Harris to provide EW support services for international F-16 variant

25 January 2018 (Last Updated January 25th, 2018 11:08)

The US Air Force (USAF) has awarded a contract to Harris to deliver engineering support services for the electronic warfare (EW) systems on-board the international variant of the F-16 Fighting Falcon aircraft.

Harris to provide EW support services for international F-16 variant
AIDEWS electronic warfare solution. Credit: Harris Corporation.

The US Air Force (USAF) has awarded a contract to Harris to deliver engineering support services for the electronic warfare (EW) systems on-board the international variant of the F-16 Fighting Falcon aircraft.

Under the terms of the deal, the company will be responsible for delivering software updates and engineering support for its AN / ALQ-211(V)4/8/9 advanced integrated defensive electronic warfare suite (AIDEWS) systems.

Harris Electronic Systems president Ed Zoiss said: “The Harris AIDEWS system takes sophisticated electronic protection for the multi-role F-16 jet to new levels of performance and flexibility.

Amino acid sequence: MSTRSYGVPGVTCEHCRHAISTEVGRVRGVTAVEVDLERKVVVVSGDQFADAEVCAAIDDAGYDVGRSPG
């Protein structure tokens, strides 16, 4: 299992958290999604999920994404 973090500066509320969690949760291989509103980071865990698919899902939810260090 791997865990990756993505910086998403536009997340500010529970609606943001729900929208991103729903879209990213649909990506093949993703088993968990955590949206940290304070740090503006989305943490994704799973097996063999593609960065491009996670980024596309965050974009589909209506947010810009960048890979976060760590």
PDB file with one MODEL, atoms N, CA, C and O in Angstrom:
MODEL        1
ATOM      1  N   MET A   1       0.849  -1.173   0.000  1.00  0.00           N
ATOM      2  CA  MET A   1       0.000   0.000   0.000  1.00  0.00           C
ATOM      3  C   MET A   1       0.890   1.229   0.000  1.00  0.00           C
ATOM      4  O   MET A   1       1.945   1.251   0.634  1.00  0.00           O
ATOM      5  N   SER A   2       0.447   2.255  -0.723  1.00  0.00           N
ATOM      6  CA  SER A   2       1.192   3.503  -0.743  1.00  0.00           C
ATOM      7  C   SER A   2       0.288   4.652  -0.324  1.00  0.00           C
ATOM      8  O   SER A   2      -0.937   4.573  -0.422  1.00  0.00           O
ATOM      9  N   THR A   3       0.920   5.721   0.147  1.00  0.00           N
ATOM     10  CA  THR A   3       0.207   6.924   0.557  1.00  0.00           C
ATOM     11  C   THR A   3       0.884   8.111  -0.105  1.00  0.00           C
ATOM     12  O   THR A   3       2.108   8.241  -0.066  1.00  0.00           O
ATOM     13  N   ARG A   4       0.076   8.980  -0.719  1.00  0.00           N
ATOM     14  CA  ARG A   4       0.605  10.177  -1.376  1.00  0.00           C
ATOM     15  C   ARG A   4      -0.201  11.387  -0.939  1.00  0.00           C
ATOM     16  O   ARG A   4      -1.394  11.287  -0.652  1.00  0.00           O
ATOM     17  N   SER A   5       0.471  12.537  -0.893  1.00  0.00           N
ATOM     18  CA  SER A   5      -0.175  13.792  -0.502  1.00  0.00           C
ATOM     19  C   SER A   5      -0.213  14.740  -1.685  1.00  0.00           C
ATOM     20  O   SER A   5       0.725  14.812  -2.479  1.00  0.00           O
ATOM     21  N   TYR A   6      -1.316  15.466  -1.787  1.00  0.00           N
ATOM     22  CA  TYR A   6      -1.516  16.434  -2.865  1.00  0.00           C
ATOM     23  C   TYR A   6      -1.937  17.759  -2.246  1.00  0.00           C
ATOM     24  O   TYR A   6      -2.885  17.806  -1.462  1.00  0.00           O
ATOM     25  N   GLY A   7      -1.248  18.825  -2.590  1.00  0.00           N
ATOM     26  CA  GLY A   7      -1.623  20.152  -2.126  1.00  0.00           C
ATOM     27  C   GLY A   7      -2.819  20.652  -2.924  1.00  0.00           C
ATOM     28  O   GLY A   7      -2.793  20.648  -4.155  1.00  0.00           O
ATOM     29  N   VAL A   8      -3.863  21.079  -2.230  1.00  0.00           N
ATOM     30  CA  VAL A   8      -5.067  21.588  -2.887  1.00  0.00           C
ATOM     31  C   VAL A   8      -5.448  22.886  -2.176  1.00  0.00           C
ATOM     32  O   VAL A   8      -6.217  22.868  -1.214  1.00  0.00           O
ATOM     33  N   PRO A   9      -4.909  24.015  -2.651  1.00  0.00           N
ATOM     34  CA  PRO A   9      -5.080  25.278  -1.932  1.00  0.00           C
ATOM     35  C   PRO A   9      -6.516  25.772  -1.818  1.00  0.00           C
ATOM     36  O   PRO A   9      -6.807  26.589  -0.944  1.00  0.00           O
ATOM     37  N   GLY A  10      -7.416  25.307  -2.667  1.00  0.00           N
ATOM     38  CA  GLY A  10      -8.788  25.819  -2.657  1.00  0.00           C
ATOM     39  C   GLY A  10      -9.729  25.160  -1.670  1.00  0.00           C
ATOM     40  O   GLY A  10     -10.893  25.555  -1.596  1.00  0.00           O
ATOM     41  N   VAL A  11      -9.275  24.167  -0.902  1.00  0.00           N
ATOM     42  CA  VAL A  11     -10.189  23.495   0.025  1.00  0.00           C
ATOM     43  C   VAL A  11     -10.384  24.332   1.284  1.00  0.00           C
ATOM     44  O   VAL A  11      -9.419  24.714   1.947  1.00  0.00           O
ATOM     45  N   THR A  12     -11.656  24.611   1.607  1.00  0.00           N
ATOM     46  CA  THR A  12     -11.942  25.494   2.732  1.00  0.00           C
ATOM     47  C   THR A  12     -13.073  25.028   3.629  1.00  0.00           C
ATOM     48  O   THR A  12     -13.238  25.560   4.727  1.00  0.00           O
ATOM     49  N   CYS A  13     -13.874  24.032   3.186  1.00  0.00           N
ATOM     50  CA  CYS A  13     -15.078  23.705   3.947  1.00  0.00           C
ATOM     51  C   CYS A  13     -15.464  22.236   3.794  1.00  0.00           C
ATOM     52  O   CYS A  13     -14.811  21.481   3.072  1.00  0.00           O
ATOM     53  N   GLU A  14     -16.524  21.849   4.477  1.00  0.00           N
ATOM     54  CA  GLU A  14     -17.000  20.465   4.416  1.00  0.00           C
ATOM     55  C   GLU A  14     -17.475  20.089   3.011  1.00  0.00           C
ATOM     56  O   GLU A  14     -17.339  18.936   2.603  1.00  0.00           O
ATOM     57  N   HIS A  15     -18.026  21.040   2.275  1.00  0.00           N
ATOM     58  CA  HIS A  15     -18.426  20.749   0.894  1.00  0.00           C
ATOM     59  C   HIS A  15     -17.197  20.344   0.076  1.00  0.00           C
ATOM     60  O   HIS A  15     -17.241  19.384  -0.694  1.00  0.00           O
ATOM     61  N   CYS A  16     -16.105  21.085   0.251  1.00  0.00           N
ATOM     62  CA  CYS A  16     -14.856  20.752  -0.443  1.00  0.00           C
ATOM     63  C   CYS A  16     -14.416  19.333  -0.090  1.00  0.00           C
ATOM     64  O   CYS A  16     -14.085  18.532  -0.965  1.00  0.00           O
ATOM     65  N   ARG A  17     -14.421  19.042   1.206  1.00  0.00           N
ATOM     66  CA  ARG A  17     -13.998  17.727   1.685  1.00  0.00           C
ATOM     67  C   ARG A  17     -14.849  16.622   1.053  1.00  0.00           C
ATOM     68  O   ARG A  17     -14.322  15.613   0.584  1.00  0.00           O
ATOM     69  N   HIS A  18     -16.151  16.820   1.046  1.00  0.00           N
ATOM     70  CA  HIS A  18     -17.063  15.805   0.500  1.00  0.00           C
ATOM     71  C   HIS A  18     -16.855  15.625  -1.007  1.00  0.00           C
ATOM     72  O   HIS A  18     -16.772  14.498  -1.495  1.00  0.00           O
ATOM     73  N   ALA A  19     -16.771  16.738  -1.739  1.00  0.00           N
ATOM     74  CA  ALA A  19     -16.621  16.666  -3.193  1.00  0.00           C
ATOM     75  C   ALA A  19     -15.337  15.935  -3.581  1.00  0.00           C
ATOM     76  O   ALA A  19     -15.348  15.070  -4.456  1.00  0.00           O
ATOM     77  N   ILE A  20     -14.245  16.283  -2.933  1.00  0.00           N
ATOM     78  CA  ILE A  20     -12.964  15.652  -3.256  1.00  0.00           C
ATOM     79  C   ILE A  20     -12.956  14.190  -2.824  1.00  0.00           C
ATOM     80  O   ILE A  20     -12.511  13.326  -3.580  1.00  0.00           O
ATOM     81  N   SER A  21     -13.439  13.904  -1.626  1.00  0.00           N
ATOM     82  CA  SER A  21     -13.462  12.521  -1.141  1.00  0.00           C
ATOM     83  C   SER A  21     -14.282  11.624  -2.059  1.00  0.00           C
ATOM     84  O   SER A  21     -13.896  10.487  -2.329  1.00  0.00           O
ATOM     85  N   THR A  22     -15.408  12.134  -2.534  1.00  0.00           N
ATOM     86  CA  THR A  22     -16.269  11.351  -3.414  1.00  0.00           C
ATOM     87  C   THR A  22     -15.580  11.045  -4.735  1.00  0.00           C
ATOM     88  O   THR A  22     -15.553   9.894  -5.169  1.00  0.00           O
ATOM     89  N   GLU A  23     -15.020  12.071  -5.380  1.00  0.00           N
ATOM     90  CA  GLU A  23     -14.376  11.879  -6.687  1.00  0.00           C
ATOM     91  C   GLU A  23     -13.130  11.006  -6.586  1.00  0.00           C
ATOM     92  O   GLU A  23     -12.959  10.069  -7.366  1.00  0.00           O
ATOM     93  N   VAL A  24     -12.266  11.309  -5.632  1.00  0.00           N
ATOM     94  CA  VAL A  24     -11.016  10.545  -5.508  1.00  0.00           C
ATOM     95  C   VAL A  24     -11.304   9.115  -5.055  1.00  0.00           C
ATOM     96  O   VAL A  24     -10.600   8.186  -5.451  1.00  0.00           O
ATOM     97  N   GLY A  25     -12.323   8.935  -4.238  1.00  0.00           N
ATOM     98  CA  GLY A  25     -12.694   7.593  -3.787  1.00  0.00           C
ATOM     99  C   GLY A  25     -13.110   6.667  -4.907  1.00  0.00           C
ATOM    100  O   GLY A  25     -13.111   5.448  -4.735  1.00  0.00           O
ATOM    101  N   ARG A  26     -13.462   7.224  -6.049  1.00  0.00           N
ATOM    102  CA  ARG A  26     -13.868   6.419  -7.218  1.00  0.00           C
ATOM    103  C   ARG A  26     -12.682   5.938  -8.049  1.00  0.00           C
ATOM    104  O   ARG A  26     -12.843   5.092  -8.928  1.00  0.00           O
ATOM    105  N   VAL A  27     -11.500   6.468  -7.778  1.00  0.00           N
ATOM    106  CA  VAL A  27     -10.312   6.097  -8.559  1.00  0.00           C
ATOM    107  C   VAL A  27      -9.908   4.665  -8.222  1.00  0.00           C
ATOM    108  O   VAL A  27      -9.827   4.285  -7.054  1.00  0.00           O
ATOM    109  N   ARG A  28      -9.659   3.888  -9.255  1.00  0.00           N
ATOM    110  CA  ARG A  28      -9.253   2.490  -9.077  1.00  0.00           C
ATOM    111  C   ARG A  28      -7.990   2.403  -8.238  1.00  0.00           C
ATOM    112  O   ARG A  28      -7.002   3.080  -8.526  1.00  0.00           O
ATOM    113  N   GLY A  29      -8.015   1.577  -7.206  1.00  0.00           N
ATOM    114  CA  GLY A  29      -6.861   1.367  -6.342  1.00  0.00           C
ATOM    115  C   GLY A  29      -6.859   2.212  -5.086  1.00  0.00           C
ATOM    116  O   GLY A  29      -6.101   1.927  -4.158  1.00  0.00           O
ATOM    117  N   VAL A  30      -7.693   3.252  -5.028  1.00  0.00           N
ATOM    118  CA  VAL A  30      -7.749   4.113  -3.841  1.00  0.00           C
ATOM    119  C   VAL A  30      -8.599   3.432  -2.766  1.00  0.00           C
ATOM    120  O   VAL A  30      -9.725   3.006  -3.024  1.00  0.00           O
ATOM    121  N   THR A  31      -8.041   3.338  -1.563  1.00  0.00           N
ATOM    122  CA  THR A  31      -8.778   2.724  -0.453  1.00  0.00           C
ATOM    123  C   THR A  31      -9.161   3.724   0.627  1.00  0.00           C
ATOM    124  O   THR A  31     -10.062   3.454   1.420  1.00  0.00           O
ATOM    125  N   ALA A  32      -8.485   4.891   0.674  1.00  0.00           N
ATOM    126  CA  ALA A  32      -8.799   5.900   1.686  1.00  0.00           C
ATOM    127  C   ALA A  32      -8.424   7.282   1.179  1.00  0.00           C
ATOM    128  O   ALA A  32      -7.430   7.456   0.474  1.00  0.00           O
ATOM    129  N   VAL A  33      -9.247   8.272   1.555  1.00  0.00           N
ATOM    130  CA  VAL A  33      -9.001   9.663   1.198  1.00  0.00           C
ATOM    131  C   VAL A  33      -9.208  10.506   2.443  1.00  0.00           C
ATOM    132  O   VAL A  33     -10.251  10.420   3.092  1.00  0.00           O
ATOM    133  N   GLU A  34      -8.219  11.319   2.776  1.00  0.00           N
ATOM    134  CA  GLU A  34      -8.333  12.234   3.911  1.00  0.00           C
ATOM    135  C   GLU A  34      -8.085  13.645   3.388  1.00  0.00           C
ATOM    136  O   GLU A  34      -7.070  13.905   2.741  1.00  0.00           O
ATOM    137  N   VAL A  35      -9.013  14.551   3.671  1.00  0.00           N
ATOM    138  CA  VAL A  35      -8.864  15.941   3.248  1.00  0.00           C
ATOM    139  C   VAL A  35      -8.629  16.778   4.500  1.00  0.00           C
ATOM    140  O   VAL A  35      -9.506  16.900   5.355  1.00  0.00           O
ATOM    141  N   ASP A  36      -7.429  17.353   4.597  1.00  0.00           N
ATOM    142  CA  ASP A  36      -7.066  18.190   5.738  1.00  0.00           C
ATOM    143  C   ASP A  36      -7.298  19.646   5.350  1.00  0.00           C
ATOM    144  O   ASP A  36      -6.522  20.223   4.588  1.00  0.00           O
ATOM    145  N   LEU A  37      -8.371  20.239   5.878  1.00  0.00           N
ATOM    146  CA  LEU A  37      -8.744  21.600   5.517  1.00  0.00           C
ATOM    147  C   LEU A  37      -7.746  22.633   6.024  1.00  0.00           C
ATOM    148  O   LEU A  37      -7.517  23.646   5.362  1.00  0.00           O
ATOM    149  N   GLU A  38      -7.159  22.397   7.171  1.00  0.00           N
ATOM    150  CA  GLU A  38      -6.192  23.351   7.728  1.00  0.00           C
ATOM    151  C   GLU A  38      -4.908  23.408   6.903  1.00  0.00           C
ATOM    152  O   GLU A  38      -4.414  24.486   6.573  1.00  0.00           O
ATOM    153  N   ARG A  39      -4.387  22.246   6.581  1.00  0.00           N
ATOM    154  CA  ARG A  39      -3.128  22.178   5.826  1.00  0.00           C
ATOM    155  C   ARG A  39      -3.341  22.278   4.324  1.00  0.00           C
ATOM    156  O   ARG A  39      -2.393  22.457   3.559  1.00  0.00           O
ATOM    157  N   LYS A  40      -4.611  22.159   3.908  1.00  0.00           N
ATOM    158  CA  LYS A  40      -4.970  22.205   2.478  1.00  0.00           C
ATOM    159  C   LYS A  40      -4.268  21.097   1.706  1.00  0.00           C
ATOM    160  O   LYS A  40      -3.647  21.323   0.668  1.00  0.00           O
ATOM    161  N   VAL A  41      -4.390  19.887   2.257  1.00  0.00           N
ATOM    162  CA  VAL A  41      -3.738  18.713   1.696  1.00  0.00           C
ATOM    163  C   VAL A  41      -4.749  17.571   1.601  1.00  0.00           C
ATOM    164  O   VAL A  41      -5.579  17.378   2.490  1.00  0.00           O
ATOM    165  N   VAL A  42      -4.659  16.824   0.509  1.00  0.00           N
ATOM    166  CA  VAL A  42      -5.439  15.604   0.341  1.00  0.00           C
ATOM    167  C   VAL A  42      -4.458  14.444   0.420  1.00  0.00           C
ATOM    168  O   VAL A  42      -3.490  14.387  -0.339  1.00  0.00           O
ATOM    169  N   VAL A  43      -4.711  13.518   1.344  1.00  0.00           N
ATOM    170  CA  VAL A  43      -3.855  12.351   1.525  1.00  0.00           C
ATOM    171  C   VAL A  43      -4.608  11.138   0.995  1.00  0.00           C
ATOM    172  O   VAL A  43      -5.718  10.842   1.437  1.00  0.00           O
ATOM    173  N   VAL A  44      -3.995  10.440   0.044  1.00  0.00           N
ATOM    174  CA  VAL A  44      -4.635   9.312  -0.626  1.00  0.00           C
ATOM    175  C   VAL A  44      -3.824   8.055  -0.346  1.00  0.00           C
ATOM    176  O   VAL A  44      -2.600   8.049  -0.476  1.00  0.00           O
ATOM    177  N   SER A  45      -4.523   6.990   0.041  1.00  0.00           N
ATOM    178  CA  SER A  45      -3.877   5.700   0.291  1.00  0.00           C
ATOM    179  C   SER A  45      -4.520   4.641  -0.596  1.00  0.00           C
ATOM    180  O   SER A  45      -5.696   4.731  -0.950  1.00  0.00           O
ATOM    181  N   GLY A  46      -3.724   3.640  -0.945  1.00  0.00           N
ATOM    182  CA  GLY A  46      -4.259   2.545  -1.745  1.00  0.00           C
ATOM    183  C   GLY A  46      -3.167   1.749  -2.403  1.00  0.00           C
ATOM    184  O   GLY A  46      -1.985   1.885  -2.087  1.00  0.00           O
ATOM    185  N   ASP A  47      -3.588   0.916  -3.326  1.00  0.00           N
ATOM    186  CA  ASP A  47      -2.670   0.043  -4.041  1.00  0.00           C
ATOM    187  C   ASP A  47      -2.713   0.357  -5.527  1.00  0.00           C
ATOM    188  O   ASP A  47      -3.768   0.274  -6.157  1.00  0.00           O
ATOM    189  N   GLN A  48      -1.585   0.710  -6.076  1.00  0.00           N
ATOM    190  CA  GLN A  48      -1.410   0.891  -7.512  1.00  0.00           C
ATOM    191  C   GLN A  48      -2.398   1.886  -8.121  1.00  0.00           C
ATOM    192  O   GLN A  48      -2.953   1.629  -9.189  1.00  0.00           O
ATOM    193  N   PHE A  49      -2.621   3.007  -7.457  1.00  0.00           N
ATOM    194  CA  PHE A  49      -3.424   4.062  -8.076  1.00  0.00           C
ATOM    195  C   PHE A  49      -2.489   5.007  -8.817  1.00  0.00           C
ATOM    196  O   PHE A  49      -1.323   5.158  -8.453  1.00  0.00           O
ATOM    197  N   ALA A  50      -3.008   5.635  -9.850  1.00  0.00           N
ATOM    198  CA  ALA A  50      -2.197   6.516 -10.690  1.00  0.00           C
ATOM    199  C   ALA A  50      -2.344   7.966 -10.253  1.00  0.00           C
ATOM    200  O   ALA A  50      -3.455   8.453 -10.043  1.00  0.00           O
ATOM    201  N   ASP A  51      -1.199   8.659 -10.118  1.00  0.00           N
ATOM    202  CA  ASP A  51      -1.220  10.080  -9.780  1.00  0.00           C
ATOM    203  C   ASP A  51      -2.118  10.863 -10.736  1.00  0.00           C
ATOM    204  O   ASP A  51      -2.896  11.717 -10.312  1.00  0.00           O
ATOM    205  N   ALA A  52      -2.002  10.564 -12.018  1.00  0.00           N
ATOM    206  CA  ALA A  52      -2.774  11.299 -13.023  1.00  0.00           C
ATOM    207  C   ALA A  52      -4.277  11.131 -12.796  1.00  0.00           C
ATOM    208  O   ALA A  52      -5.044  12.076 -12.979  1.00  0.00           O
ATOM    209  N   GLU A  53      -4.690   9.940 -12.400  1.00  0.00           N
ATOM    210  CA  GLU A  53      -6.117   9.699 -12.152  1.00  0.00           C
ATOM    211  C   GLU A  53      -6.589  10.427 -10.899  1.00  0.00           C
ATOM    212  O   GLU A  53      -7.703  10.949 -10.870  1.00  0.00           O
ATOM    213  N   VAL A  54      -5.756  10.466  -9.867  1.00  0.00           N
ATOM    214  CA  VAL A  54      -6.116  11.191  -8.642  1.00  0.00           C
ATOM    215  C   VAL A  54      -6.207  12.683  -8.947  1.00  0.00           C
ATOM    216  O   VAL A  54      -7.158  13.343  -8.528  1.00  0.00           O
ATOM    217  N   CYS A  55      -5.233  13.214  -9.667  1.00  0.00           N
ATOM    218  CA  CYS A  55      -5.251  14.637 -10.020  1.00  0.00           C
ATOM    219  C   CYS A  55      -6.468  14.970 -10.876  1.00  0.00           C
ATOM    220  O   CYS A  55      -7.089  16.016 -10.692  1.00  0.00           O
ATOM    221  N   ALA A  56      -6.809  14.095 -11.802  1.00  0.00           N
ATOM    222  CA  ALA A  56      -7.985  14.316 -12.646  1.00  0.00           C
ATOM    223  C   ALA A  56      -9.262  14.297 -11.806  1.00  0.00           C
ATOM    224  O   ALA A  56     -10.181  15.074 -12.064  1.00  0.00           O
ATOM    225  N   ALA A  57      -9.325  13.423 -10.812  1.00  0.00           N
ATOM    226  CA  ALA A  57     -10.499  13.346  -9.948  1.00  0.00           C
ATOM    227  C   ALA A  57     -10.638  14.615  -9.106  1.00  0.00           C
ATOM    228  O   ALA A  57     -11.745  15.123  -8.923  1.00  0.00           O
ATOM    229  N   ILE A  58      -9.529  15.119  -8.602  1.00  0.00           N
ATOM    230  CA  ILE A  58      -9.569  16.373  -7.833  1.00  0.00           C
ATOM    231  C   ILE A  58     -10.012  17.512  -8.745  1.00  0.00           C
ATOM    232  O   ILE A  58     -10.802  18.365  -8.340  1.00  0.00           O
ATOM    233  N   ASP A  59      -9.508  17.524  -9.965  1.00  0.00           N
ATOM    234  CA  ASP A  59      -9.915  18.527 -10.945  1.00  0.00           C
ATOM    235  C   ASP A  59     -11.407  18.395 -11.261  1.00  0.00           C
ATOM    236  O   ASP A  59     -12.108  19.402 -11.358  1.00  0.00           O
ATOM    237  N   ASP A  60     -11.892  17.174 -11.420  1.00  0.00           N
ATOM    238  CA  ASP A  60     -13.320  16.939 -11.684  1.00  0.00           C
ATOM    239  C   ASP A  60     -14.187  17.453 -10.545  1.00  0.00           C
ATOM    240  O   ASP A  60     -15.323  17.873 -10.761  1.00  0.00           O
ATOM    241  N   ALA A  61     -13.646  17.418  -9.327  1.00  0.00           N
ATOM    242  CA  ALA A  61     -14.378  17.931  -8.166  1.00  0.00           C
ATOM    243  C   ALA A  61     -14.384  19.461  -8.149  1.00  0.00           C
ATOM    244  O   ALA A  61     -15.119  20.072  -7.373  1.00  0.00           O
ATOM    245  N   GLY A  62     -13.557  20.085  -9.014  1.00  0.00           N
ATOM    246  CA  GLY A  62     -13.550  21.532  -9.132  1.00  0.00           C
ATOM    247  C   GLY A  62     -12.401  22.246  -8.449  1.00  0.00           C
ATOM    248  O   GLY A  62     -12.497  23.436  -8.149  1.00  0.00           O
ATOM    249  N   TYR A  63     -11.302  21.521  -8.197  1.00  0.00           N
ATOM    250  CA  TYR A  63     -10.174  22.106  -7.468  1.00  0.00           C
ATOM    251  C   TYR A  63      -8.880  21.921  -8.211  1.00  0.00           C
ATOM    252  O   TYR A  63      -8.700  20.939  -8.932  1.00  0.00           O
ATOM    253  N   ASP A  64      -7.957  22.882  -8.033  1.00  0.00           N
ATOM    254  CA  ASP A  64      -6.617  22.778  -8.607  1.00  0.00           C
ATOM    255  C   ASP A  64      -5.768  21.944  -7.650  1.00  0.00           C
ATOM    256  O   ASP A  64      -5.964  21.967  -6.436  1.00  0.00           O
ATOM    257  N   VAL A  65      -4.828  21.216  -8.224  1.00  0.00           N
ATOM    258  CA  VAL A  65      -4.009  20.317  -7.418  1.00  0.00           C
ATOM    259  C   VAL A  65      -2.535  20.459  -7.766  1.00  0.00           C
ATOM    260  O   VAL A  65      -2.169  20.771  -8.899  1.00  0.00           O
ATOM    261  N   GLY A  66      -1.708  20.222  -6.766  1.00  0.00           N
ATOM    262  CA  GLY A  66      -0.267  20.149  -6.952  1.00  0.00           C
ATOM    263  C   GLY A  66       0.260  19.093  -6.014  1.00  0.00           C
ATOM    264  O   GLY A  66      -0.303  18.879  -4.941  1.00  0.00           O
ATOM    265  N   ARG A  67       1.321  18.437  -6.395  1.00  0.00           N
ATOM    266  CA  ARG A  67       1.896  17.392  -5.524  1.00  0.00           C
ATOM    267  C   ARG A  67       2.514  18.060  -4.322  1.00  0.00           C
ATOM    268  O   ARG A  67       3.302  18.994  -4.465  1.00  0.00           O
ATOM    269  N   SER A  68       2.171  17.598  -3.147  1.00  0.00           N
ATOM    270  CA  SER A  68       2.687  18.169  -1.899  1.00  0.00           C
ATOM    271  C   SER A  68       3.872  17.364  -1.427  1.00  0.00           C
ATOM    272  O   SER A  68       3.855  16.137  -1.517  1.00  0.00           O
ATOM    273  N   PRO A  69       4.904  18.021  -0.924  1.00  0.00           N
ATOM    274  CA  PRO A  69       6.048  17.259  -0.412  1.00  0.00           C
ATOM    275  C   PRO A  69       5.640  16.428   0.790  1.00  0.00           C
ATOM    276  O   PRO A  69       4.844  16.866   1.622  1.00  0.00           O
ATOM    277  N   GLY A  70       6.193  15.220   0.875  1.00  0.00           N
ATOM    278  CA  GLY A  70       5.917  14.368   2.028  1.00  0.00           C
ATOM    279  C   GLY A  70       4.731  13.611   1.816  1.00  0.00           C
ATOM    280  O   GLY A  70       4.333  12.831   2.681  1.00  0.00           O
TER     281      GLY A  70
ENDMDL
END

“The AIDEWS pod system can be easily transferred from one aircraft to another, allowing the wide variety of global F-16 users to distribute EW capabilities among their fleets according to their mission needs.”

Harris’ AIDEWS system offers the fighter aircraft with advanced technology for mission success and survivability.

“Harris’ AIDEWS system offers the fighter aircraft with advanced technology for mission success and survivability.”

The AIDEWS, which is based on a modular system approach, can be customised to address customer needs and can provide integrated radar warnings. It can also supply radio frequency countermeasures and advanced stand-alone radar warnings.

The modular system approach is currently available in an externally mounted pod.

The pod-based system leverages the modular, scalable ALQ-211 system and ensures EW capability for deployment across the globe.

To date, the AIDEWS systems are used to protect the F-16 fighter jet fleets from eight other countries against evolving electronic threats.